Adata XPG SX8200 Pro review: Our new favourite NVMe SSD
Not only is this one of the best-value NVMe SSDs around, it’s also one of the fastest
Falling NAND prices have been making it easier than ever to find swift NVMe SSDs at low prices. Contenders like the WD Black 1TB have been offering impressive price-per-GB ratios and delivering very creditable speeds to boot.
The XPG SX8200 Pro, however, might just deliver the best balance of high speeds and affordable pricing we've seen yet. Its official performance numbers - 3,500MB/sec read speed and 3,000MB/sec write speed - match (or, in the case of write speed, exceed) what Samsung claims of the 970 Evo, and yet Adata's SSD is cheaper across all its available capacities. The largest 1TB model (which we're testing) works out at 18.5p per gigabyte, while the 512GB and 256GB versions are 20.5p and 23.4p - all lower than their 970 Evo equivalents, which range from 21.4p for the 500GB model and go up to 23p for 1TB and 30.8p for 256GB.
Adata XPG SX8200 Pro review: Capacity and speeds
True, it's not quite as cheap as the Crucial P1, but it is a step up on specs. It uses 3D TLC memory instead of QLC, so should already be able run faster and last longer than the P1. A lot longer, in fact: Adata rates the XPG SX8200 Pro's durability at 160TBW (terabytes written) for the 256GB model, 320TBW for the 512GB model and 640BTW for the 1TB model, while the P1 is only guaranteed for 100TBW at 500GB and 200TBW at 1TB. Even the 970 Evo doesn't quite keep up, claiming 600TBW for its own 1TB model, though in fairness it's unlikely most users will come anywhere close to writing this much data.
So far, so good, at least theoretically. But the XPG SX8200 Pro quickly proved that it wasn't just talking the talk: in the standard CrystalDiskMark sequential test, it achieved searing scores of a 3,522.1MB/sec read speed and a 2,917.9MB/sec write speed. That's more than a match for the 970 Evo, which managed 3,568.4MB/sec in the read test and 2,514.6MB/sec in the write test.
In the more challenging 4K test, the XPG SX8200 Pro actually beat the 970 Evo on both read and write speed. Its 365.6MB/sec read result and 267.4MB/sec write result are modest advantages over the Samsung drive's respective 334.4MB/sec and 245.2MB/sec, but significant considering the much cheaper cost of Adata's SSD.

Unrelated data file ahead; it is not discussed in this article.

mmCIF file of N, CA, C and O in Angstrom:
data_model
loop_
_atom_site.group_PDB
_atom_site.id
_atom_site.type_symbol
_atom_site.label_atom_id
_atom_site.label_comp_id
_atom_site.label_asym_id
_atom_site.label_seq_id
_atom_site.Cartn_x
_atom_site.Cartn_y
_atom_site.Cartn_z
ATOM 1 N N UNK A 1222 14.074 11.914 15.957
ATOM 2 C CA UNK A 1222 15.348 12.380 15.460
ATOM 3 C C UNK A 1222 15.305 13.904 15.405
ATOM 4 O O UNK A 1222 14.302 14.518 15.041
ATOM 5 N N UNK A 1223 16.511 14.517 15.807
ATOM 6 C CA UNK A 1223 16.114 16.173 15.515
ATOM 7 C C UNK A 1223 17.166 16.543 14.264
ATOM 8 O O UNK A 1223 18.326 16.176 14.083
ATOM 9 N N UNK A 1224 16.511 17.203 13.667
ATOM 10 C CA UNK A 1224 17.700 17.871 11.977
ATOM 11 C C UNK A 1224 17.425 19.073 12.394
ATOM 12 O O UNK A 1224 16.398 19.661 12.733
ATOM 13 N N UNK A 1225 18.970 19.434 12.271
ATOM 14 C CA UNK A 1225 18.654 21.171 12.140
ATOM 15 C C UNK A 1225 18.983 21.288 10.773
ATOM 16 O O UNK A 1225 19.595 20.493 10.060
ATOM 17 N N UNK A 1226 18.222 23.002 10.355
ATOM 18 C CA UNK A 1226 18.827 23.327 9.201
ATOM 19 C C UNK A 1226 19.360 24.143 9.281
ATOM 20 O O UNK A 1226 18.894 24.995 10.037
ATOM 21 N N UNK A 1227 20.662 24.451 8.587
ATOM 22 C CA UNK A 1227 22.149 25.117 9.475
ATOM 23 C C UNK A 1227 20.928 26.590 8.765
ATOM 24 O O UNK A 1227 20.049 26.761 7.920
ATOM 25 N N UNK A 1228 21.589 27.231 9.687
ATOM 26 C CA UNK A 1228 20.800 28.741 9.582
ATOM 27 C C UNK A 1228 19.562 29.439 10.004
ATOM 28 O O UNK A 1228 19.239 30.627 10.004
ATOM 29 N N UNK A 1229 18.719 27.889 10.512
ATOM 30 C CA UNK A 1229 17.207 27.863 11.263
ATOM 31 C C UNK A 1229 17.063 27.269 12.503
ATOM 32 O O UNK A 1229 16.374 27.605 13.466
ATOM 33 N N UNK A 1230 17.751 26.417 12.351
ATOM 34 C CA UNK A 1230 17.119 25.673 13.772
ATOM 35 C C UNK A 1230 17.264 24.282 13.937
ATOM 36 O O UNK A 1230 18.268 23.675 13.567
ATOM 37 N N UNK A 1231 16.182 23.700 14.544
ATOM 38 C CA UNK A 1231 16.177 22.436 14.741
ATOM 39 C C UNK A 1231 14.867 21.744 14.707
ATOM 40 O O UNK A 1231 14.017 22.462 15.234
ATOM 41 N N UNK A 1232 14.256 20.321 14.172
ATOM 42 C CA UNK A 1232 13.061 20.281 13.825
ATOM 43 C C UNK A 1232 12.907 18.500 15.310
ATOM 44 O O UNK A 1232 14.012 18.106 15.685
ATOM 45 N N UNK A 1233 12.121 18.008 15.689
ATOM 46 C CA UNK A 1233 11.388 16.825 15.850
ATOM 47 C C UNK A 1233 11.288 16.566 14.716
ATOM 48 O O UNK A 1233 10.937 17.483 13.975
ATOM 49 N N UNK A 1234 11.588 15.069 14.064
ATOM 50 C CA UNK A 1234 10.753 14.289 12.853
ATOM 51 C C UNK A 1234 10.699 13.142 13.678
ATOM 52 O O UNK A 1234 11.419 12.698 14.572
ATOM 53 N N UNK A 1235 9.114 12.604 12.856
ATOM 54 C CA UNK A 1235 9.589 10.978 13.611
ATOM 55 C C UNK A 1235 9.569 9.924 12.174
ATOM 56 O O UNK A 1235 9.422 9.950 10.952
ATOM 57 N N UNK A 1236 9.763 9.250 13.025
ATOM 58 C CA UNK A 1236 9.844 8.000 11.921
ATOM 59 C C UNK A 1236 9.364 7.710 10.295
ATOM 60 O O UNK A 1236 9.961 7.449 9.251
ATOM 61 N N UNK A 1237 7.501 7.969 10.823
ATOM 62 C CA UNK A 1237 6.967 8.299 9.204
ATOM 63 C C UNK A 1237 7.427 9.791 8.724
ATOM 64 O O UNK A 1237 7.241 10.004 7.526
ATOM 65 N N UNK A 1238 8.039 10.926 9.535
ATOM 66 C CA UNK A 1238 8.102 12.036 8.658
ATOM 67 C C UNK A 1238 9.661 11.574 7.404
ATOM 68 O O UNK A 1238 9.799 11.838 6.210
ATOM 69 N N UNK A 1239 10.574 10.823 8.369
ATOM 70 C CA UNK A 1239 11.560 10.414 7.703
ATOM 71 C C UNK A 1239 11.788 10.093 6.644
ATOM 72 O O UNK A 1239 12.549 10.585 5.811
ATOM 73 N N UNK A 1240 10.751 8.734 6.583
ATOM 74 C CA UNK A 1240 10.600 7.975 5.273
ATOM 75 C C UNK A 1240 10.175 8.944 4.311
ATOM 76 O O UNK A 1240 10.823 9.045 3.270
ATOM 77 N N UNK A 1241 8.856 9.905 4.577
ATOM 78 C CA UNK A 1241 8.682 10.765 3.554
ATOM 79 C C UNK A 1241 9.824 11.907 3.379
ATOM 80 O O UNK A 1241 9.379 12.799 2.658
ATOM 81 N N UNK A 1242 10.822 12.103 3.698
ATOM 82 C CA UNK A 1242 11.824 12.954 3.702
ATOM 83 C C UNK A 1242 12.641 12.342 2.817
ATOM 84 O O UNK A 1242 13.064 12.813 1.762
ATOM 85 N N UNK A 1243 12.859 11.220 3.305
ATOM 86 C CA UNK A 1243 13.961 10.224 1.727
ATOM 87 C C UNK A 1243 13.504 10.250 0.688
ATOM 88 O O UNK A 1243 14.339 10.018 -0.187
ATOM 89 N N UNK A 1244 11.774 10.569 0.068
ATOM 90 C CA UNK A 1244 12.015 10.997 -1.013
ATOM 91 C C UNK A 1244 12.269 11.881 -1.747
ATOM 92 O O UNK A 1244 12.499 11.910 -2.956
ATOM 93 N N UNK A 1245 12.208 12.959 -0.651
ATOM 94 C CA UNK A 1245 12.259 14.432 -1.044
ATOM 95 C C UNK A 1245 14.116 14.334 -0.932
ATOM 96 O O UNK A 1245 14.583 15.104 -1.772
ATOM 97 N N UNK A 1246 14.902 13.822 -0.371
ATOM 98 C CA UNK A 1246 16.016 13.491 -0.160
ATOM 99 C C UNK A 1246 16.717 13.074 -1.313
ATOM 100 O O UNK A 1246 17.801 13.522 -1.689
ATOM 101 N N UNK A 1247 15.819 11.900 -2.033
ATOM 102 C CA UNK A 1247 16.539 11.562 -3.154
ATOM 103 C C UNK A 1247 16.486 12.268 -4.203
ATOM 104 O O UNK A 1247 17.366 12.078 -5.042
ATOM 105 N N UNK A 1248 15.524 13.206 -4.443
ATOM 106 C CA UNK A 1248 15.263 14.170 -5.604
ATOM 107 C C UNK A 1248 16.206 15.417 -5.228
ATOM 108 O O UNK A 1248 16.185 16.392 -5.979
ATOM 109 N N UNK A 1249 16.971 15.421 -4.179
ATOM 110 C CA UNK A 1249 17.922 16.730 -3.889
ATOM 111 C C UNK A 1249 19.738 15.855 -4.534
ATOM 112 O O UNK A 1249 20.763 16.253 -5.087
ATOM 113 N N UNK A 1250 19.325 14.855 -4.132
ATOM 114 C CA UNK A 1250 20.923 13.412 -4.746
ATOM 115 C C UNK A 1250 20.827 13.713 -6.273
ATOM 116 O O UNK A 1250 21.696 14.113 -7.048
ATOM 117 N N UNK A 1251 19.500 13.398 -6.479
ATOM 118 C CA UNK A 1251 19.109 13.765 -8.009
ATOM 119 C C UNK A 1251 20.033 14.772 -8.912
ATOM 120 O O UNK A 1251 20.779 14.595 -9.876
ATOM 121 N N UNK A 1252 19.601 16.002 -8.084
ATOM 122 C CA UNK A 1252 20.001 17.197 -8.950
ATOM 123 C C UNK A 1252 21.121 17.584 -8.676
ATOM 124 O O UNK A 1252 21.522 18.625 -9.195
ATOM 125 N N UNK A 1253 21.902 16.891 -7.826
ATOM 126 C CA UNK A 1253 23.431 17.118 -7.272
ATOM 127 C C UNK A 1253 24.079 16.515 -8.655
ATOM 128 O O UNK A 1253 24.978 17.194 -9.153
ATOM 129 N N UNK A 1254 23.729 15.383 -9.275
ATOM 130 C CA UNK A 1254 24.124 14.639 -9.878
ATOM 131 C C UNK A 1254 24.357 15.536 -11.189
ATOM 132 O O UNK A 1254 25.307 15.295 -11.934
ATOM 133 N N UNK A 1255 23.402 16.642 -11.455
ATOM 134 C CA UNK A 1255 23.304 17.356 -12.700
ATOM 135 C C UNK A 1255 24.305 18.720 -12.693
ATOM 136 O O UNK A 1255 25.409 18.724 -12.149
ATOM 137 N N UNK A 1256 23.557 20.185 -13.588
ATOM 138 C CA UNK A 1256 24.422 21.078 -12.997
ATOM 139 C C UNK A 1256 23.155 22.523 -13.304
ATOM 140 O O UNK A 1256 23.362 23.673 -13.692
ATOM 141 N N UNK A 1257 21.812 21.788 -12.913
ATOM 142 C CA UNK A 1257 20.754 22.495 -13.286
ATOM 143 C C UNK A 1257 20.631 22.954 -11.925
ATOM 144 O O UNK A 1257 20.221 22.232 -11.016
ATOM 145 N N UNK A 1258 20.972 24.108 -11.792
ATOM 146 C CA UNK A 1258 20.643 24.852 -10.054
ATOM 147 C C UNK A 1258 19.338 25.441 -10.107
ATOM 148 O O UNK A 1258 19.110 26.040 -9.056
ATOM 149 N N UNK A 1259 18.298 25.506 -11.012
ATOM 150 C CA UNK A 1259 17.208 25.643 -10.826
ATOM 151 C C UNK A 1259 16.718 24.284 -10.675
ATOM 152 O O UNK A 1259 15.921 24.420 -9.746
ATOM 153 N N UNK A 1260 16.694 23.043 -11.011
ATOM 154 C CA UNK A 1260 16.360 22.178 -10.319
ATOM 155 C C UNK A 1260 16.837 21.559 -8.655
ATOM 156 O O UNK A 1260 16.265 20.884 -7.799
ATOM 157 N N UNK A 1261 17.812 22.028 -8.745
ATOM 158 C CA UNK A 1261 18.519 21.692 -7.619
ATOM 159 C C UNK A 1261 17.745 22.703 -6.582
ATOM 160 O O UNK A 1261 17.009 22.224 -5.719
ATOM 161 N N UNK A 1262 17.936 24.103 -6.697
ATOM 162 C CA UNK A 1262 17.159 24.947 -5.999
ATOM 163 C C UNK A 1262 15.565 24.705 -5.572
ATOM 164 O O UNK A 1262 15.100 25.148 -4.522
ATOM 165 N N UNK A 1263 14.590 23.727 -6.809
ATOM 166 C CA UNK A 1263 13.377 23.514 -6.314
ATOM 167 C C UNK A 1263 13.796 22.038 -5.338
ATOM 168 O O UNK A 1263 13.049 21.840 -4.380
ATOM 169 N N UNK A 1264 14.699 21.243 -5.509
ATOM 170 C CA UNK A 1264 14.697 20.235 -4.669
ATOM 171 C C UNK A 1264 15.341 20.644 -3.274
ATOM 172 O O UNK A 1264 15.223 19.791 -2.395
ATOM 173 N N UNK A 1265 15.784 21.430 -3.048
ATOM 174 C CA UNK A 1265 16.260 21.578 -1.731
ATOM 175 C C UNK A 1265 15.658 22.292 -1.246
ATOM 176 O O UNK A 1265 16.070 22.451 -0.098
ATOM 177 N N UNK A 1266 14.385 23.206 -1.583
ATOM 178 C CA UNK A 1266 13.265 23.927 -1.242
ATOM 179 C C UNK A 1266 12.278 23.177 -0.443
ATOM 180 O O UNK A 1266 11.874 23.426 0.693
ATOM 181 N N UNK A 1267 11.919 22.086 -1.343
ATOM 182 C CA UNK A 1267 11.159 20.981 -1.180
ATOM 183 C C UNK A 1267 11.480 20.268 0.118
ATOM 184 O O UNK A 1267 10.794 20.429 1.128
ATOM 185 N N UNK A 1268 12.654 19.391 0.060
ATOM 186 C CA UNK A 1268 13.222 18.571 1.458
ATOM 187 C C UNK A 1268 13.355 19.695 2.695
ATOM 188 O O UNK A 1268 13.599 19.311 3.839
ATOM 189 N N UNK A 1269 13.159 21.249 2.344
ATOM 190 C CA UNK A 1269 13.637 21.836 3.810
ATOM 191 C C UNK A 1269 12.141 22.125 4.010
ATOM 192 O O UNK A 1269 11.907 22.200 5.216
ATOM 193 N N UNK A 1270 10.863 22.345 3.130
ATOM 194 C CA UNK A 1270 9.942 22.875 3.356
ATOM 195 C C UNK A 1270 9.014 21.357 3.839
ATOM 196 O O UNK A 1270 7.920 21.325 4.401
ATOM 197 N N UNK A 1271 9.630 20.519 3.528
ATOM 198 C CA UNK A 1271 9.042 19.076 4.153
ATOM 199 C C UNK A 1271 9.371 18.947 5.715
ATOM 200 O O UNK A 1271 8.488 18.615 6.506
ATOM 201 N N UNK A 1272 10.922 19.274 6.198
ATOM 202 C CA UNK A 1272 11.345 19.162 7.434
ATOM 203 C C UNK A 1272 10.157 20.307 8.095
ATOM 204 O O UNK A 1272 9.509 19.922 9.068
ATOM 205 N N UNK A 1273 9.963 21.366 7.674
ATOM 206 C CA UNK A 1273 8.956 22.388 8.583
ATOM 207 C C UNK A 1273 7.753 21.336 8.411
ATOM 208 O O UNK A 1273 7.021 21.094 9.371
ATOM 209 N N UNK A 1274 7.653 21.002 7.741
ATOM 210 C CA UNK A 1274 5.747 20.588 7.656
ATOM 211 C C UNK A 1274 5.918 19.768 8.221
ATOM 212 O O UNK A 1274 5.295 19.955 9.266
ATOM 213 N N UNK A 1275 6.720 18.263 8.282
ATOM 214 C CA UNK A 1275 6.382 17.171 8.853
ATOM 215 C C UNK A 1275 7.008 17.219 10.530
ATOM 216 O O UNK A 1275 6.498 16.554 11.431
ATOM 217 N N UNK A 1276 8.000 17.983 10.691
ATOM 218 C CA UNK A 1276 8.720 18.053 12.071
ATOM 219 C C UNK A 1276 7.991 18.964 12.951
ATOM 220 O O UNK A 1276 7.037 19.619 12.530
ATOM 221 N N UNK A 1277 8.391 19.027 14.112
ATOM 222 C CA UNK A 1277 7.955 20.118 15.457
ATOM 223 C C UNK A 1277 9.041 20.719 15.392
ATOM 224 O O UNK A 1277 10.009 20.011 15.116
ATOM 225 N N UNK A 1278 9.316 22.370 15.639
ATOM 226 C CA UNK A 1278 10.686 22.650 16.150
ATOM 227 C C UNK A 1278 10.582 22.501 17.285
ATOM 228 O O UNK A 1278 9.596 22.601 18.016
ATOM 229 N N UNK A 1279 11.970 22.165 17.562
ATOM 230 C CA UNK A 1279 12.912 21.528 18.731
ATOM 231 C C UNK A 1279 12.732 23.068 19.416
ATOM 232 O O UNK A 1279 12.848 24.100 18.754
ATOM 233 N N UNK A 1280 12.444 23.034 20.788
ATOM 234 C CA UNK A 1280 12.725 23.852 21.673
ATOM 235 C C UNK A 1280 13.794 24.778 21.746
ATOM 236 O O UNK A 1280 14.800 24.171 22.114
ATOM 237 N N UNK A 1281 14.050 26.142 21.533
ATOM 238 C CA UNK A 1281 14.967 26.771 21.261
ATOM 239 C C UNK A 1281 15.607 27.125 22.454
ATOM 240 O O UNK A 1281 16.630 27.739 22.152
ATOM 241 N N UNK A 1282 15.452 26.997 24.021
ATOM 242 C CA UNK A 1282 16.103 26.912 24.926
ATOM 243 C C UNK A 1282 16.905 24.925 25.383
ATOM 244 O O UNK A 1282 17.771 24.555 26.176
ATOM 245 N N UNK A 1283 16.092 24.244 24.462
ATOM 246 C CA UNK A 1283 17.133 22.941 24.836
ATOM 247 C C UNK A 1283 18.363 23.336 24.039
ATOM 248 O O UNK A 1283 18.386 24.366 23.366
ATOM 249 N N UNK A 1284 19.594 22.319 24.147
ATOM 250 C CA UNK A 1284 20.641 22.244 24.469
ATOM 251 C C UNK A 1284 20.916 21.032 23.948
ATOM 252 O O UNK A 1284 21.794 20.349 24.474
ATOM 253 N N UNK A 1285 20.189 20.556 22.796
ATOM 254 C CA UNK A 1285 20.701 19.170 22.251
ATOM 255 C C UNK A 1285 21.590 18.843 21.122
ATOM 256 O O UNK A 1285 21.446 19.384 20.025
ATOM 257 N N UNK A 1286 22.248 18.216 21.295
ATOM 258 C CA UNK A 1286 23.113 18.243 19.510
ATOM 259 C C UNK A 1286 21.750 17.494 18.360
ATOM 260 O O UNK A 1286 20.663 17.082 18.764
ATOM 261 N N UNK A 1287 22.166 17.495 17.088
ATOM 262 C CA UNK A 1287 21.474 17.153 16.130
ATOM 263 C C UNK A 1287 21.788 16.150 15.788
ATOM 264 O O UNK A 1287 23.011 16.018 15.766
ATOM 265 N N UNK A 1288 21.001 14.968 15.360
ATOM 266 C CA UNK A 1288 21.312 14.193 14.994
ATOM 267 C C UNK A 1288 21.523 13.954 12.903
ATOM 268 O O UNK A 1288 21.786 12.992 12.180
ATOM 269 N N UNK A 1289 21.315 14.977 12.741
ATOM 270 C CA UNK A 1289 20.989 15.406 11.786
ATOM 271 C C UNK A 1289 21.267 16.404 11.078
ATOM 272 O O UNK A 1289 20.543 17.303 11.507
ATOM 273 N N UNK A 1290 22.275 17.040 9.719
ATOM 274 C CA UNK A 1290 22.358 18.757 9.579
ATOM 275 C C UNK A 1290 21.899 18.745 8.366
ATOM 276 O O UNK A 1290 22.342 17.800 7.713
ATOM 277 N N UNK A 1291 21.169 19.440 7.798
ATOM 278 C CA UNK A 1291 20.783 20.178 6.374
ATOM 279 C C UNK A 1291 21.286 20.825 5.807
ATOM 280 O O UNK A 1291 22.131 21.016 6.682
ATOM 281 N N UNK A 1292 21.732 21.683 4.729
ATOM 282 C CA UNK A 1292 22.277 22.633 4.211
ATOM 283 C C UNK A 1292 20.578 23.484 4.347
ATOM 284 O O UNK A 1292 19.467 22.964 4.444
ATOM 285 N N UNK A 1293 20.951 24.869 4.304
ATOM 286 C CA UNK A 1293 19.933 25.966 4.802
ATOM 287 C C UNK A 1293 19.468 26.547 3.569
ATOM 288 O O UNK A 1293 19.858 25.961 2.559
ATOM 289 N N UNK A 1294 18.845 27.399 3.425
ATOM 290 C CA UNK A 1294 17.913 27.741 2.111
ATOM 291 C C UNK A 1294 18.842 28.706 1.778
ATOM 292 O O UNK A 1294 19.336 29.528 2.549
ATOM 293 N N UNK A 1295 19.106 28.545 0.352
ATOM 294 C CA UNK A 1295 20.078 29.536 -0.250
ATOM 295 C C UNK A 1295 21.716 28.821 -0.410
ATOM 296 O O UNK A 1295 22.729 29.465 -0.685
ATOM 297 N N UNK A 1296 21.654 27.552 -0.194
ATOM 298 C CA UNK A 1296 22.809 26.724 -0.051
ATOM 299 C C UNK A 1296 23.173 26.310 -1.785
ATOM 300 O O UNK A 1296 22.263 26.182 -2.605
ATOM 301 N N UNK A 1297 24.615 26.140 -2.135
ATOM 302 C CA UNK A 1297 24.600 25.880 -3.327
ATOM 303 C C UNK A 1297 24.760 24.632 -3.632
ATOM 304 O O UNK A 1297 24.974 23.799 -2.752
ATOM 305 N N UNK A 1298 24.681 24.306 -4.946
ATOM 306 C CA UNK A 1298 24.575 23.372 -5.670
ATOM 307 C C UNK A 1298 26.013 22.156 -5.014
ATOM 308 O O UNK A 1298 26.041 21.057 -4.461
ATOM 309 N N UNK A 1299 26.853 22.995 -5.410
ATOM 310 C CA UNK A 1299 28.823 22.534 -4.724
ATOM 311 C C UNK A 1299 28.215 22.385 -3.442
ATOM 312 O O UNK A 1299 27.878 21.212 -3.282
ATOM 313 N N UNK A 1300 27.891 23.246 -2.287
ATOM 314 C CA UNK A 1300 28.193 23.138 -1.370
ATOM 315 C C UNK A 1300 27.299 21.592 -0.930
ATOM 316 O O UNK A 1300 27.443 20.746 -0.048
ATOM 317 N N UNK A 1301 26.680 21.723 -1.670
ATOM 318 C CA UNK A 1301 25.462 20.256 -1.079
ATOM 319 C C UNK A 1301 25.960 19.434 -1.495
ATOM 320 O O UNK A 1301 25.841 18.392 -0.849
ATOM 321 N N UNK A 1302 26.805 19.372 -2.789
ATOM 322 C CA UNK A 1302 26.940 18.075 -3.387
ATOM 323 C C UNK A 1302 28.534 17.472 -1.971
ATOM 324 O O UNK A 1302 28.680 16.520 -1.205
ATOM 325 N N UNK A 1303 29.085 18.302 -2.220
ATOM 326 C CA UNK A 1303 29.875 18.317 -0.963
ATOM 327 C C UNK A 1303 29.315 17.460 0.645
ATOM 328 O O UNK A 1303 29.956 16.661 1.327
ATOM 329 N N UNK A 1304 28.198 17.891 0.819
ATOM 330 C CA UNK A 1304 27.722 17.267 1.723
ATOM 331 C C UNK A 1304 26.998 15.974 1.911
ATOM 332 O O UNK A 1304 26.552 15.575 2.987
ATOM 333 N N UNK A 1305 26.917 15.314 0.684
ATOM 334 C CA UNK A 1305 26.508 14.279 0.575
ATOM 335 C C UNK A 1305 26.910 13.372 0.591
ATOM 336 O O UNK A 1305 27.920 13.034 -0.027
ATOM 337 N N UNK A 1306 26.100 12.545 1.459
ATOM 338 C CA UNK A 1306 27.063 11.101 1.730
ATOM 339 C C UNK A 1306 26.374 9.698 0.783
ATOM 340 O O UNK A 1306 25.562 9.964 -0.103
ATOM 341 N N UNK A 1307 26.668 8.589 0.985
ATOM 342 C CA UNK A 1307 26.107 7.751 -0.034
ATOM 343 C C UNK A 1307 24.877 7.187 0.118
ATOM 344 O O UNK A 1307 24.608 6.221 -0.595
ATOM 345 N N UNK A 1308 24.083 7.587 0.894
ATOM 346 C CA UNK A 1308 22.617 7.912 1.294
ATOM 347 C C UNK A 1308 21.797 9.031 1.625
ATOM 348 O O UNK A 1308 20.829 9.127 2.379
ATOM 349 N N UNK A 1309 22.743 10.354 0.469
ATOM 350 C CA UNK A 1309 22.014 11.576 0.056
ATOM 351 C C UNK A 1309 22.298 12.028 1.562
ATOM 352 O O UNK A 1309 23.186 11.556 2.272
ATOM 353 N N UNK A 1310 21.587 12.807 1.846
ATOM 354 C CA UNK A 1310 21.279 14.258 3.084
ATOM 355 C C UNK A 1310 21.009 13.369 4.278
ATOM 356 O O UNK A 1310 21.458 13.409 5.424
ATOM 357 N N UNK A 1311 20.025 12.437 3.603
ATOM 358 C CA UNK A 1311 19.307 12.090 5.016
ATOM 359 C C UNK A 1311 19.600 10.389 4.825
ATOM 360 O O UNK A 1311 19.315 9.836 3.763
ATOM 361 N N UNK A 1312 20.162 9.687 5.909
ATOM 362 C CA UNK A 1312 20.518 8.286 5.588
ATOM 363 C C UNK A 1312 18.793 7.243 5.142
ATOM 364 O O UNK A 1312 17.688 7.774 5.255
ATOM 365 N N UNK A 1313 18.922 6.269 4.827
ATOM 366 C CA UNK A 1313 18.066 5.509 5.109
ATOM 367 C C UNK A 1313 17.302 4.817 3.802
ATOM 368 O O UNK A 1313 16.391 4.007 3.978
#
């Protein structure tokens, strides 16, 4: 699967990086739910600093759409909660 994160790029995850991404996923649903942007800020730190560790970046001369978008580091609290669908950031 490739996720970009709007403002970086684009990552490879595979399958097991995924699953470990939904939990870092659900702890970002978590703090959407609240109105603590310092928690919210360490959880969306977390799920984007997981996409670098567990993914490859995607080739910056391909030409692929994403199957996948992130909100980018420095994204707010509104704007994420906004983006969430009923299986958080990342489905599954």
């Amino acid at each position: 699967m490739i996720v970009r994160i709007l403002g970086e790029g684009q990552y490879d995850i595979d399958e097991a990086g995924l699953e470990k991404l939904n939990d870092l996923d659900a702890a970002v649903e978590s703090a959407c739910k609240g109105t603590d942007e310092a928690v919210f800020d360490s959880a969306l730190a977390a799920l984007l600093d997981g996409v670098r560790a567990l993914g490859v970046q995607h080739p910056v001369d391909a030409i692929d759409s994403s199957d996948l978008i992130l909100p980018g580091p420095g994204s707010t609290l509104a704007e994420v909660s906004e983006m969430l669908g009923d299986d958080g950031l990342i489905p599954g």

Adata XPG SX8200 Pro review: Performance
The good news continued into our own file transfer tests. Starting with the easiest huge file test, the XPG SX8200 Pro managed a 1,137.8MB/sec read speed and a 1,225.1MB/sec write speed - so it can't avoid the usual performance drop compared to a synthetic sequential test, though it did once again outpace the 970 Evo, which scored a 1,073.1MB/sec read and a 1,115.6MB/sec write.
Read speeds barely fell in the more intensive large files test, ending up at 1,126.8MB/sec - another victory over the 970 Evo, which produced 995.3MB/sec in the same test. The XPG SX8200 Pro's 1,027.1MB/sec write speed is slightly faster too, albeit after taking a larger drop compared to the huge test.
Finally, the toughest small files test saw the XPG SX8200 Pro manage a read speed of 413.2MB/sec and a write speed of 438.5MB/sec. These may look low but they're very good indeed for shifting as many little files as this test requires, and since the 970 Evo only managed a 373MB/sec read speed and a 363.8MB/sec write speed, it's another great showing for the newer SSD.
In fact, it's been a long, long time since any NVMe SSD has performed so well in our tests, least of all one that can cost less than 20p per gigabyte. As far as we can tell, the only reason to consider the 970 Evo superior is if you need a larger capacity: Samsung offers 2TB and 4TB options, whereas the largest XPG SX8200 Pro model we can find is 1TB. A 2TB version is listed on Adata's website, but is curiously absent from any online retailer outlets.
Adata XPG SX8200 Pro review: Verdict
Still, the appeal of this SSD isn't anything to do with size: it's all about top-tier performance at even lower prices than Adata's own value-minded alternatives, namely the XPG SX6000 Pro. It even has a neat little extra in its stick-on heat spreader, which comes pre-applied with thermal compound. SSD heatsinks tend to be a peace-of-mind measure rather than something that can significantly boost performance and working lifespan, and there's no reason to believe this is different, but it's easy to attach and gives the drive a cleaner look, so it's a welcome inclusion.
Fast, cheap and durable, the XPG SX6000 Pro is our new favourite NVMe SSD, and the first one you should consider when building a PC or upgrading a laptop.
Matching blazing speeds with a very thrifty price, the Adata XPG SX8200 Pro goes toe-to-toe with Samsung's excellent 970 Evo - and comes out on top. You'll be hard-pressed to find a better-value NVMe SSD.
Cost Per Gigabyte
Five years RTB
How to be an MSP: Seven steps to success
Building your business from the ground upDownload now
The smart buyer’s guide to flash
Find out whether flash storage is right for your businessDownload now
How MSPs build outperforming sales teams
The definitive guide to salesDownload now
The business guide to ransomware
Everything you need to know to keep your company afloatDownload now